Bureau encourages re-think of food truck regulations

News Release

Restricting the ability of food trucks to compete in the food service industry can reduce consumer choice and stifle innovation.

July 18, 2017 – OTTAWA, ON – Competition Bureau 

While an influx of tourists make Canada their number one destination this year as part of the country’s 150th birthday celebration, the Competition Bureau is calling on municipalities across the country to give both hungry travellers and locals the convenience to choose mobile food services when they eat out. 

In its latest issue of the Competition Advocate, titled “Promoting Fair Competition in the Restaurant and Mobile Food Industry,” the Bureau highlights the benefits of the removal of barriers to operate food trucks and other mobile food services, which increases competition, innovation and consumer choice. These include: attracting new customers; improved street vitality and community safety; development of pedestrian-friendly environments; greater neighbourhood interaction; affordable and convenient food options; and increased employment opportunities.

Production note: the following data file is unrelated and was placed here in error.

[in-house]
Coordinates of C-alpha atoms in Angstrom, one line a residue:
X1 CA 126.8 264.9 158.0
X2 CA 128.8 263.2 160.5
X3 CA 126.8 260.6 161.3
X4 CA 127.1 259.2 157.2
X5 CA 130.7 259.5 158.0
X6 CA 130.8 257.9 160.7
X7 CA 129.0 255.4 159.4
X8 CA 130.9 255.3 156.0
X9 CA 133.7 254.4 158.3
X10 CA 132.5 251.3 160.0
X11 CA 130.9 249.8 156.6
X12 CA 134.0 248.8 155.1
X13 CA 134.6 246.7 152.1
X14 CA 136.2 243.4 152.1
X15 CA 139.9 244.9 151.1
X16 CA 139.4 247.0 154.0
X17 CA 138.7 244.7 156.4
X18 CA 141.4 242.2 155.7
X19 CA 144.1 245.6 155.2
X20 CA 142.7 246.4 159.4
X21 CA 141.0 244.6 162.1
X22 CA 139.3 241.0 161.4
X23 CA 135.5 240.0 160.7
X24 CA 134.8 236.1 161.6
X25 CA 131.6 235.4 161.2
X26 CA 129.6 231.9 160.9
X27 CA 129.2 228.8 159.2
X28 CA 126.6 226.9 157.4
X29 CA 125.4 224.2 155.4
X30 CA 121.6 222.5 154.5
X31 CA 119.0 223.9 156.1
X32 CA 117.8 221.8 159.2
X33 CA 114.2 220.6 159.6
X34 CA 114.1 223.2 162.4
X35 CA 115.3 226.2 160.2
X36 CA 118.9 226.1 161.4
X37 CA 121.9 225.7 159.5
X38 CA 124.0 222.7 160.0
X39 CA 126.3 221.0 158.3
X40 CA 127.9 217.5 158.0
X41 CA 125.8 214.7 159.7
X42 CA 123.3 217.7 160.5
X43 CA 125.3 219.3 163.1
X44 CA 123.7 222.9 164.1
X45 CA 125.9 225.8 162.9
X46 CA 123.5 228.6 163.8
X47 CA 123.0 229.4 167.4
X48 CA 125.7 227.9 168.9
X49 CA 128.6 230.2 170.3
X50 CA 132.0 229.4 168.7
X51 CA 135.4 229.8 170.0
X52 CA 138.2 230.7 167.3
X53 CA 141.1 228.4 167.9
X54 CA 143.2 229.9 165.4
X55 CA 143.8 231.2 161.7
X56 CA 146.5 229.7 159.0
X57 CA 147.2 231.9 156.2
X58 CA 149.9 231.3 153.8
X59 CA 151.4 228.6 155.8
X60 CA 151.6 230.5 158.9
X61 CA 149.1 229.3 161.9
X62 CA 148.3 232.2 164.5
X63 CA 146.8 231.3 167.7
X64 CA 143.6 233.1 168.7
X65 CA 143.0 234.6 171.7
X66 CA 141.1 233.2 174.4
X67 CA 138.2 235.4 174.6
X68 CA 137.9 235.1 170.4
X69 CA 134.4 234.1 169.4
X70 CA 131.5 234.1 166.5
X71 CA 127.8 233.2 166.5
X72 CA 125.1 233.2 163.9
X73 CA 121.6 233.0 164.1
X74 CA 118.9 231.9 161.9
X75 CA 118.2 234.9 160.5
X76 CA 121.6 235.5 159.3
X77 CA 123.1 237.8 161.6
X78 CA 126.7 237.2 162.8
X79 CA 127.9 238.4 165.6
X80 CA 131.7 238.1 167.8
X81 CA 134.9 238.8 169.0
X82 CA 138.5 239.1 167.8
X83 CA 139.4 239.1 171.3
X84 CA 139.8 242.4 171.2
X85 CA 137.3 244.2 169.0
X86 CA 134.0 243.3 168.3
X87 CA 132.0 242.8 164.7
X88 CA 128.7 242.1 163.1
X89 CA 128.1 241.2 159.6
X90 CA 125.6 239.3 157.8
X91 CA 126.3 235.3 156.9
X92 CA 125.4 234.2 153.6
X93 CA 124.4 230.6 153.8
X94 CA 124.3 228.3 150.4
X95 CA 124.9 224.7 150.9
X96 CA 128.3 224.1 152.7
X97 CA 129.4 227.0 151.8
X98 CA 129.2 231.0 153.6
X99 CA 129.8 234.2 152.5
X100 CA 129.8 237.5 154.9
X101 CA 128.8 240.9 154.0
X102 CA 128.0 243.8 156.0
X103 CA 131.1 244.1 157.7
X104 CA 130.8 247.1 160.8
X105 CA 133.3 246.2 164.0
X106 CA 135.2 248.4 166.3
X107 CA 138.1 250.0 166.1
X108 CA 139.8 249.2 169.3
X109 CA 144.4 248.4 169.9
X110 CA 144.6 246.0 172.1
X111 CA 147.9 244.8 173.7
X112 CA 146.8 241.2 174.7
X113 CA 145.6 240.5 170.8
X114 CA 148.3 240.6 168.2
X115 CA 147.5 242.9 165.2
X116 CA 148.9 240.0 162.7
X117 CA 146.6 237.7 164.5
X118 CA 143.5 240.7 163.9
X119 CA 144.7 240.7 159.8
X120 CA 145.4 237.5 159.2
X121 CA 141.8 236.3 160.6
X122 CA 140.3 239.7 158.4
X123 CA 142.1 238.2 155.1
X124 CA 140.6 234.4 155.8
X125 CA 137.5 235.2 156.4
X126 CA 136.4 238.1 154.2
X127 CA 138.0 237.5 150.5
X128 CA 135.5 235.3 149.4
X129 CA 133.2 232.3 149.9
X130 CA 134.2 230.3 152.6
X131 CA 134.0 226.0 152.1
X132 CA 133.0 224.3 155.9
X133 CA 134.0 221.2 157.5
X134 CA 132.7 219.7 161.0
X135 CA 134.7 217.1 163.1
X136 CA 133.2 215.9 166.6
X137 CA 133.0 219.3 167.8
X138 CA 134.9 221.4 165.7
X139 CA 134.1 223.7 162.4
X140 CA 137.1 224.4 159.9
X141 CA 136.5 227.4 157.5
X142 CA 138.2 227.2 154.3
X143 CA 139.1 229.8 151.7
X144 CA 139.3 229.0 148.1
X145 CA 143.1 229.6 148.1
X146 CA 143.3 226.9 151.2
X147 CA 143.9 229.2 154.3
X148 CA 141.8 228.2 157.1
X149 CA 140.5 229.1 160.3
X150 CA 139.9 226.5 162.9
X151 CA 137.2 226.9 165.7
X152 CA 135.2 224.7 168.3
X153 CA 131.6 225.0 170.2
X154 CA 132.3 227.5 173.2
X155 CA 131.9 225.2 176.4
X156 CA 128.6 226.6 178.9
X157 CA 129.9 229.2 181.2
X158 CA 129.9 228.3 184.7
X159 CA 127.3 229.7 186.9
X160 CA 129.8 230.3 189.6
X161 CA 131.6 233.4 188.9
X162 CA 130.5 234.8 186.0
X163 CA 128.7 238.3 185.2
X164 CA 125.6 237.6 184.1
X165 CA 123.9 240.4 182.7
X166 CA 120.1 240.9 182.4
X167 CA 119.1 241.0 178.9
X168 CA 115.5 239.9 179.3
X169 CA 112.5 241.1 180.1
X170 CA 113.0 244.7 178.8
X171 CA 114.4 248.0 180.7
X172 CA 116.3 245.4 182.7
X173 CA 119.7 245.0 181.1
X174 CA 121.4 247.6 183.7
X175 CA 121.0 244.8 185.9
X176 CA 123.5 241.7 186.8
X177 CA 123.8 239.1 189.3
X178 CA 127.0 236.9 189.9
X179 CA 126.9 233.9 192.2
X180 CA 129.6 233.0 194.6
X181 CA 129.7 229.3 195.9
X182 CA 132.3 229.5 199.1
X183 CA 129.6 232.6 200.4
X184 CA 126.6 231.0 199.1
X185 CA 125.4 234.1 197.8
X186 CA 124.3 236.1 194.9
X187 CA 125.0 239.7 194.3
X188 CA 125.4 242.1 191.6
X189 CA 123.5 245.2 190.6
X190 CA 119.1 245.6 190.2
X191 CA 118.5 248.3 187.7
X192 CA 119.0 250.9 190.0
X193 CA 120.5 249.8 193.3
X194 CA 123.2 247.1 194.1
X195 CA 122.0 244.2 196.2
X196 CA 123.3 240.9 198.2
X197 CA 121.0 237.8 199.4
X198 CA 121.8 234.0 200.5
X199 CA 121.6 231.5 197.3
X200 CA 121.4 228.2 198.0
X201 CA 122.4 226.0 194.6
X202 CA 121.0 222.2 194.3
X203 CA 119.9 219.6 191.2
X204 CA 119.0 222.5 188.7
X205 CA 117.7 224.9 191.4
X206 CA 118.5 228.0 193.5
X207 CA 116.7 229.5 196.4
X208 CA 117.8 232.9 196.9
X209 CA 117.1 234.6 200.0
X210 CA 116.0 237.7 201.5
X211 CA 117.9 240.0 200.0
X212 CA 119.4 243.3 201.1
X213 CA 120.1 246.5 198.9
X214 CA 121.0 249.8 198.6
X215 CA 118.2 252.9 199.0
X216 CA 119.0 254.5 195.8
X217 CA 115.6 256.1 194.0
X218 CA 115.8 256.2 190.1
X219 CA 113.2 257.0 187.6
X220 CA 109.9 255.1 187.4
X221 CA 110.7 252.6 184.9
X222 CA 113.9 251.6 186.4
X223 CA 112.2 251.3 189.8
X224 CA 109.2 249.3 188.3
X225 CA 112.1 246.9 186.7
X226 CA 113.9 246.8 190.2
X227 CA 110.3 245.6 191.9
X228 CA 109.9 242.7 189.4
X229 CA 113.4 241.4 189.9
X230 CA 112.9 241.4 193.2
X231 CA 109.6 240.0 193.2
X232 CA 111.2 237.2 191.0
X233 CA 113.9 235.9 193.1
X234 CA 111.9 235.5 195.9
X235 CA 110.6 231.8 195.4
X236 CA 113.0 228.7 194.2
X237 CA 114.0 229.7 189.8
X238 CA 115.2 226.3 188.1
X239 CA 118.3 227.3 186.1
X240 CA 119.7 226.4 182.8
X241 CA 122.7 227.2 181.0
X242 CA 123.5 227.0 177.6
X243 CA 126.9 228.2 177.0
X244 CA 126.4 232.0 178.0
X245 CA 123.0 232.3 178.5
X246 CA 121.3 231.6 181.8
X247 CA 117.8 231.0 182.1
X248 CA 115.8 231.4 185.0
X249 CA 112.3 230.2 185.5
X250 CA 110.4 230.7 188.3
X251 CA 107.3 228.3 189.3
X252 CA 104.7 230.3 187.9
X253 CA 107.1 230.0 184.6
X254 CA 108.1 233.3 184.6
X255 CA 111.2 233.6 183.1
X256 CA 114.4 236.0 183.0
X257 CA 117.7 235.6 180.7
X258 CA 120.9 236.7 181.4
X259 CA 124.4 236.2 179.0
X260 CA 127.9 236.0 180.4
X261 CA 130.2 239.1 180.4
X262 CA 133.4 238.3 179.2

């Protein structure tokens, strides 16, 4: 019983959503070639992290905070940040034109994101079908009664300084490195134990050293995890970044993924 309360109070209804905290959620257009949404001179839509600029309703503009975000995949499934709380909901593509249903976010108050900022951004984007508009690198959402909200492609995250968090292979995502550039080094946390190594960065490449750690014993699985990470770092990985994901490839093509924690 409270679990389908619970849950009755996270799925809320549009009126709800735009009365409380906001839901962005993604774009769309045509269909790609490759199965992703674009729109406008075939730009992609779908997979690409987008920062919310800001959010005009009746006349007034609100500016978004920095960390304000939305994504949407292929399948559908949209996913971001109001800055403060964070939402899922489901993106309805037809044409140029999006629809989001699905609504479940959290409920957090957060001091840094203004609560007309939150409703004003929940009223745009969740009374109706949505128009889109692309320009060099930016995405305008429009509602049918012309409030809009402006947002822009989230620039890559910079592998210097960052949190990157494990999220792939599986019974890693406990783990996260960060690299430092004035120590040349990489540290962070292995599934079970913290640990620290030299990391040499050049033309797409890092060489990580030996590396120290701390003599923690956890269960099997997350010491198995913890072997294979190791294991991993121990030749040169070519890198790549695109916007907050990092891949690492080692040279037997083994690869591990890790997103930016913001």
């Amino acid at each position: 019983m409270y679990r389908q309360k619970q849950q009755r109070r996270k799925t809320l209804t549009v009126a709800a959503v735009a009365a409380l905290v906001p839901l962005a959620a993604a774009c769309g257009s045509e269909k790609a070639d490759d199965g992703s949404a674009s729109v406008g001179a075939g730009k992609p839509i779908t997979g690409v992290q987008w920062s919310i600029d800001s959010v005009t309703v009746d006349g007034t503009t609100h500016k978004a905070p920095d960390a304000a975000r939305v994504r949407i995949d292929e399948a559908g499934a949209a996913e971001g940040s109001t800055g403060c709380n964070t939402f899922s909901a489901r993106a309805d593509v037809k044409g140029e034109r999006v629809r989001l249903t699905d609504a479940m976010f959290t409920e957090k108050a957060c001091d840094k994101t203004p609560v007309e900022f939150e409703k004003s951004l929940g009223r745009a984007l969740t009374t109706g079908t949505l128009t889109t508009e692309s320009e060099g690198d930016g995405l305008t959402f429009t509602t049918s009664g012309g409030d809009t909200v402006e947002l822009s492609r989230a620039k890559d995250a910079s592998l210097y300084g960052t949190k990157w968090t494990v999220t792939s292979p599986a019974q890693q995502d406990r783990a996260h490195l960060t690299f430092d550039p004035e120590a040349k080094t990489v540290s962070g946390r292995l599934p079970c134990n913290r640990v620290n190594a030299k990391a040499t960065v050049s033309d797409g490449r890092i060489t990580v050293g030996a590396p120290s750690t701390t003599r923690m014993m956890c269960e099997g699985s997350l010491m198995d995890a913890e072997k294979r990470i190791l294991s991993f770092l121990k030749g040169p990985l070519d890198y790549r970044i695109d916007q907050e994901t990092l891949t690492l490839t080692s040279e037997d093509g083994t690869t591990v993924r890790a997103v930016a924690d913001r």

The publication highlights the large amount of variation seen in the regulation of mobile food services across Canada, which in some cases may disproportionately impact the ability of food trucks to compete with “bricks-and-mortar” restaurants. It offers municipalities emerging best practices to guide regulatory reform:

  • Repeal or reduce proximity requirements;

  • Limit where mobile food providers can operate only when necessary to achieve legitimate policy objectives;

  • Let the market choose economic winners; and

  • Avoid overly restrictive operating hours that inhibit the ability of mobile food providers to operate during peak dining hours.

Quick Facts

  • Mobile food services and restaurants are two differentiated business models that require different levels of investment and offer different levels of service.

  • More than 2,200 mobile food services operators in Canada are expected to earn more than $300 million in revenue in 2017.

  • With low start-up costs, the mobile food service industry encourages innovation by, and is accessible to, middle-class entrepreneurs, new Canadians and aspiring chefs.

  • Fees currently imposed by some municipalities to operate mobile food services are up to $500 per hour.

  • The growth of food trucks in Toronto went up from 14 in 2015 to 56 in 2016 by reducing requirements placed on operators. In Vancouver, in 2010, where regulations have been relaxed, the growth of mobile food went up from 17 to over 100 vendors.

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